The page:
In the before… I resorted to shallow breathing and a calm acceptance as they wheeled me through the catacomb of hallways towards the operating room. I just saw glimpses of bodies in hospital gowns rushing here and there as we rolled on. Someone mentioned coffee. It was early.
Too early I thought for loud music… But in the operating room, Michael Jackson sang strong. I am not a fan. Sorry guys! I know there are die-hards out there including the gift of a man who married me and Tim. Nick, Tim’s childhood friend, has many talents including total domination of a karaoke microphone… as he performs his impeccable MJ moves. Tim says he has been practicing his shtick since they were boys. We laugh and enjoy each performance as if he hadn’t performed it before.
And in that moment… as I felt swallowed up by my hospital gown. The bed. The bright lights. The reality of the next few minutes.. hours. Days. Weeks. The unknown….
I saw an image of Nick in our condo doing Michael Jackson proud. My closest girls and I laughing on the couch like teenagers… each kissed by a beautiful wedding weekend. I catch a glimpse of my husband leaning on the kitchen counter as he chats up his best friends from across the pond who had joined us for our special day.
He sees me. We connect. All is well in the world. Then and now.
It had to be.
I laughed to myself as they lowered the breathing mask towards my face blocking most of my vision.
It was time.
Take deep breaths… she said.
***A special thank you to Nick for making our wedding day a true fairy tale. Thank you for loving Tim as you do. Thank you for being you.
He smiled in the doorway. My surgeon looked proud. He was on his way out… stopping by as promised. I felt the warmth. I held back the emotion. The vulnerability. Piercing. But I… would be still.
I tried to use my words. I peered down at myself… a faded, jelly bean gown stained with betadine from surgery. My hair in complete disarray. I could feel it. I knew I didn’t look good. I pushed my shoulders back trying to sit a bit more upright.. if only for a moment.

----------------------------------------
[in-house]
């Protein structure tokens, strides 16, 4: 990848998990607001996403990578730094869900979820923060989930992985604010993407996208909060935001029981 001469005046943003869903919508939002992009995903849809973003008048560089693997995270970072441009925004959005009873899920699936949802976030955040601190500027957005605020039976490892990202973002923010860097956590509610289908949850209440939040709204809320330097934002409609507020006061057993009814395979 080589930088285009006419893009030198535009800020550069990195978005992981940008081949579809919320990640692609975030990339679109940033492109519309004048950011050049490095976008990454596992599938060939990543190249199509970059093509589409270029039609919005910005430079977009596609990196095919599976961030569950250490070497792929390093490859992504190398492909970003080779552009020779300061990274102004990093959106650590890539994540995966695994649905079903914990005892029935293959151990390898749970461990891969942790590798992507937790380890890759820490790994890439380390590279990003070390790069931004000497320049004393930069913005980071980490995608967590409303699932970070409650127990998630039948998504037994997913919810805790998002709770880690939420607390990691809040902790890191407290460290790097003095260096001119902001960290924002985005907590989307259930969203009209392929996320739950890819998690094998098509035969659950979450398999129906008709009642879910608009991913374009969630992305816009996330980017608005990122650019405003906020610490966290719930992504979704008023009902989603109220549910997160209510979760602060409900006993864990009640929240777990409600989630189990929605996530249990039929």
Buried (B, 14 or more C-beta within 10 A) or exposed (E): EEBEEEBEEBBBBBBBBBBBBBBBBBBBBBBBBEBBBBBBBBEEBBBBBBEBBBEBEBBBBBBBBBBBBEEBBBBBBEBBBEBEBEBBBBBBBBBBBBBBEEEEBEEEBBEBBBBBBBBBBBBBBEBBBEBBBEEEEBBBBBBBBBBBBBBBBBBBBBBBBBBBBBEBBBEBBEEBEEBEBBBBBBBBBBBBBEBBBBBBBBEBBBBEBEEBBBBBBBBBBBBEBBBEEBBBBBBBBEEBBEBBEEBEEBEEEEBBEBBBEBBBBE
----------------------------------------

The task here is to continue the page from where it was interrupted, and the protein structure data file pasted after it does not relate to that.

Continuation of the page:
He had cared for my facial nerve like a newborn baby as he carved.
“Raise your eyebrows.”
“Bite your upper lip with your bottom teeth.”
I knew the drill. I did what he said… not knowing if I was passing the test. I could not feel some of my face. He had a good poker face, I thought. I looked around at my family… tired eyes. They looked relieved. That was enough.
He moved onto the next patient. We would see one another next week. He disappeared down the hallway.
The drainage tube in my neck. tugged out. I looked away. The nurse would remove the wires next. Cords. Machines. One by one. Freedom with each tug. Unclip. Beep. I took a gentle breath each time. Staying quiet. I had told myself the night prior. Don’t move. Let it all happen. My job….Was to. Just. be. Let the medicine and my body do what they were designed to do. I would be patient and smart.
I knew the power of anasthesia and the pain medicine. I knew what they did .. every cell on a roller coaster ride by the second. minute. hour.
Breathe. Just breathe.
This Is just now.
My diagnosis had hit me like a mack truck. At first. Nothing. I didn’t move. I had a hair and makeup trial for my wedding two hours from then. Should I keep it and dig in? I had plans. A busy day for a bride-to-be like all of the others that were sprinkled with doctors appointments. I had so little time to take care of me already. Work .. kept calling on my days off. It was never enough. Who I was supposed to be for everyone else reigned. The doer and worker bee in me…frozen. I was puzzledy by the ambiguity of a diagnosis that meant so many things. Soon, I needed to walk out of there, but how?